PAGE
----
Consider, for example, Kremlin chief of staff Sergei Ivanov.
The KGB veteran was widely considered the odds-on favorite to be Putin's successor back in 2007 until he was passed over for the more pliant Dmitry Medvedev. Now Kremlin-watchers say he is gearing up for another round.
"Ivanov wants the throne," Moscow-based political analyst Vladimir Pribylovsky wrote on his blog recently.
And the first step of "Project President Ivanov" is to get Medvedev sacked as prime minister and Ivanov appointed to that post. And toward this end, Pribylovsky writes, Ivanov and Rosneft CEO Igor Sechin have launched a stealth campaign against Medvedev and his close allies.
The main targets have included Deputy Prime Minister Arkady Dvorkovich, Medvedev press secretary Natalya Timakova and her husband, Aleksandr Budberg, and others.
The main medium has been a series of online films released on YouTube, Live Journal, Twitter, and Facebook under the label "politmovies," accusing Medvedev's allies of corruption and of collusion with opposition figures like Aleksei Navalny.
According to the daily "Nezavisimaya gazeta," the campaign, which is aimed more at elite opinion than the general public, has already cost Budberg his job as an adviser to the president of the state-owned bank VTB.
"According to legend, in the spring of 2007 Vladimir Putin promised Ivanov that he would be his successor and the next head of state. But it did not work out," political analyst Stanislav Belkovsky wrote recently in "Sobesednik." "Since becoming Putin's chief of staff, Ivanov has now decided to fight back."
It's not clear how successful Ivanov's campaign will be. But such succession maneuverings, which have been going on for months, are a signal that people in the elite's upper echelons are already thinking about -- and planning for -- life after Putin.
If this continues, and it is showing no signs of abating, it could quickly turn Putin into a lame duck. At the very least, it makes him look weak by comparison to the figure who towered over Russian politics from 2000-08.
The campaign to sack Medvedev is just one area where the siloviki wing of the elite is attempting to push the advantage it gained when Putin -- spooked by the protests that accompanied his return to the Kremlin -- threw his lot in with them and shunned technocrats seeking political reforms.
In essence, when Putin abandoned his traditional role as arbiter among Kremlin clans and sided with the most hard-line elements, he also became their prisoner.
Another area where the siloviki seem to be pushing Putin where he doesn't want to go is in the corruption case against former Defense Minister Anatoly Serdyukov.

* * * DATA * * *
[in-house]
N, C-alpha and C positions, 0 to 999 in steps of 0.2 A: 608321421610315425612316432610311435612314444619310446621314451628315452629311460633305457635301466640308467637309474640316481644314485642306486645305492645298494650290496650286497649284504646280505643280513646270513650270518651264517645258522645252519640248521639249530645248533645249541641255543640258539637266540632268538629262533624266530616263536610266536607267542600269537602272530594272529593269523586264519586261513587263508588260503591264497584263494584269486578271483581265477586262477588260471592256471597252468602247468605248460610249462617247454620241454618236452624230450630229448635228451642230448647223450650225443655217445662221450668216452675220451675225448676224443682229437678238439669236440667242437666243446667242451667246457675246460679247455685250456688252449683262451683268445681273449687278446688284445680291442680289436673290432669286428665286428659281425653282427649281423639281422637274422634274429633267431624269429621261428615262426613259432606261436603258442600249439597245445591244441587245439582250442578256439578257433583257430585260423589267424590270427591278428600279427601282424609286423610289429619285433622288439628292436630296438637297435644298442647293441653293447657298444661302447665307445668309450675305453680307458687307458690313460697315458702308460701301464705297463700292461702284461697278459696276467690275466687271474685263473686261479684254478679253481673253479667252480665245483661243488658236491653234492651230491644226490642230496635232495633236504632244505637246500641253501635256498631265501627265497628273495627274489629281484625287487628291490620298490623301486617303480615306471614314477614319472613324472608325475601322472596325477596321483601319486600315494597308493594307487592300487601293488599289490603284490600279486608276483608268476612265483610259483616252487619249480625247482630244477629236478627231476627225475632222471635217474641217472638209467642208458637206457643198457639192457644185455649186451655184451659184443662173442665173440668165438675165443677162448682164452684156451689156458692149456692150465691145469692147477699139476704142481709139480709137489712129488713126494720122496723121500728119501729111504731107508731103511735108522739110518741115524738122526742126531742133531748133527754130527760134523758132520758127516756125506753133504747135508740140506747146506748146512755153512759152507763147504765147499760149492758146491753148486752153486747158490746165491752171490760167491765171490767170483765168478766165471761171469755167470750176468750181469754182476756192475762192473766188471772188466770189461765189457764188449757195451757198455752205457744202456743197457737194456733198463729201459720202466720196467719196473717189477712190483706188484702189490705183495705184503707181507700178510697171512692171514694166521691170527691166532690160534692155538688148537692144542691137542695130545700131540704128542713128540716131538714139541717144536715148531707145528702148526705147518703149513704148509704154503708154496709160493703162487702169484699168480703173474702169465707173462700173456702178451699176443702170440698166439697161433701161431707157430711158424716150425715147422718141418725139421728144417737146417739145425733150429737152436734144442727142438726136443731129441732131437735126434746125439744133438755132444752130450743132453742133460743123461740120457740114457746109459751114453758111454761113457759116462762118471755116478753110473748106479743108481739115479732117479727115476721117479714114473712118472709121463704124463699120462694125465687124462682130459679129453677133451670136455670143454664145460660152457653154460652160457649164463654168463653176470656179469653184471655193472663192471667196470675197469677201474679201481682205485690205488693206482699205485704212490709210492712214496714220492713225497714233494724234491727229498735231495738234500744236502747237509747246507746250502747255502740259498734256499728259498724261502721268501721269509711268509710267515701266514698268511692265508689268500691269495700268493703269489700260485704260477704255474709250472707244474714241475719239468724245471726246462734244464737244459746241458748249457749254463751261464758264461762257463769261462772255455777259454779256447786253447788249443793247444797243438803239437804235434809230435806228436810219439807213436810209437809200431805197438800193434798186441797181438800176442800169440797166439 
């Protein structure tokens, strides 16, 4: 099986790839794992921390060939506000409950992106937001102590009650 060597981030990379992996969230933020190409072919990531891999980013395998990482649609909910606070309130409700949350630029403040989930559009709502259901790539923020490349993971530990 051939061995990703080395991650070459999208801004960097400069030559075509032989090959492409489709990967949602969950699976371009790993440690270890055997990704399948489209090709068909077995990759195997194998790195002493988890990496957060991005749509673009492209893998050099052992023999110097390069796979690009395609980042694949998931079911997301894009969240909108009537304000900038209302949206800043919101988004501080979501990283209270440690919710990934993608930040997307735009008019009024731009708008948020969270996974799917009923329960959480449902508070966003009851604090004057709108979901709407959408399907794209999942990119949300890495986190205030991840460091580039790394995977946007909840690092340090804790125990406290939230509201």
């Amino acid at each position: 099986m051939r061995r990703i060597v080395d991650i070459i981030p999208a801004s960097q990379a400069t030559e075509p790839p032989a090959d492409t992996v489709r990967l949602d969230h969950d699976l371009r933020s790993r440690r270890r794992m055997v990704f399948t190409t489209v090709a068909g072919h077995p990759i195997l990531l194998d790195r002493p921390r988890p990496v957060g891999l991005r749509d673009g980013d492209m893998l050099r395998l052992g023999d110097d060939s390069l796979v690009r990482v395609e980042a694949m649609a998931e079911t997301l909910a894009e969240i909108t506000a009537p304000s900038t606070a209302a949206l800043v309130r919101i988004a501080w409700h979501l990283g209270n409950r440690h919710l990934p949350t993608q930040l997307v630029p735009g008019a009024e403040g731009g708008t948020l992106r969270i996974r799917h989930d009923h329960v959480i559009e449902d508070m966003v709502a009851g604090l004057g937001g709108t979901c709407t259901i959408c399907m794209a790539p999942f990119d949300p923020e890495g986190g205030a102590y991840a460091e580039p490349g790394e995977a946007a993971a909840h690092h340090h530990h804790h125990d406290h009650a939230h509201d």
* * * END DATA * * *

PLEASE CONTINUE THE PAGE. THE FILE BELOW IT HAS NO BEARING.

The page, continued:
In this case, according to analysts, it is an alliance joining Ivanov together with Sergei Chemezov, head of the state-controlled, defense-procurement conglomerate Russian Technologies, and Deputy Prime Minister Dmitry Rogozin.
In the eyes of this cabal, Serdyukov's sins are many. As defense minister, he sought to purchase foreign armaments, angering Chemezov and Rogozin, who have an institutional (if not financial) interest in domestic arms procurements. His proposed reforms of the armed forces would have reduced the size of the officer corps.
And perhaps most significantly, he appeared to favor Medvedev staying in the Kremlin for a second term.
The 3 billion ruble ($95 million) defense-procurement scandal that cost him his job was, no doubt, easy for his enemies to dig up. Any Russian official at his level is bound to have plenty of skeletons in his closet.
In a recent interview with RFE/RL's Russian Service, military analyst Aleksandr Golts noted that Serdyukov "led the life of any of Putin's high-ranking nobles and his sins can also be attributed to anybody else in the president's entourage."
Golts added, however, that Putin does not appear to favor prosecuting Serdyukov.
"I don't have the impression that Putin is behind this case," Golts said. "Several times he has given signals to the effect that the case against Serdyukov should be stopped. But the way things are at this stage, the warring bureaucratic clans don't feel the need to listen to the supreme leader."
How the case turns out, Golts adds, will be a barometer of how much control Putin has over his courtiers.
"The Serdyukov story shows how dramatically the rules of the game have changed in the upper echelons of the state," he said.
And the new rules seem to indicate that Putin is losing the mojo that came with being the elite's indispensable arbiter.
-- Brian Whitmore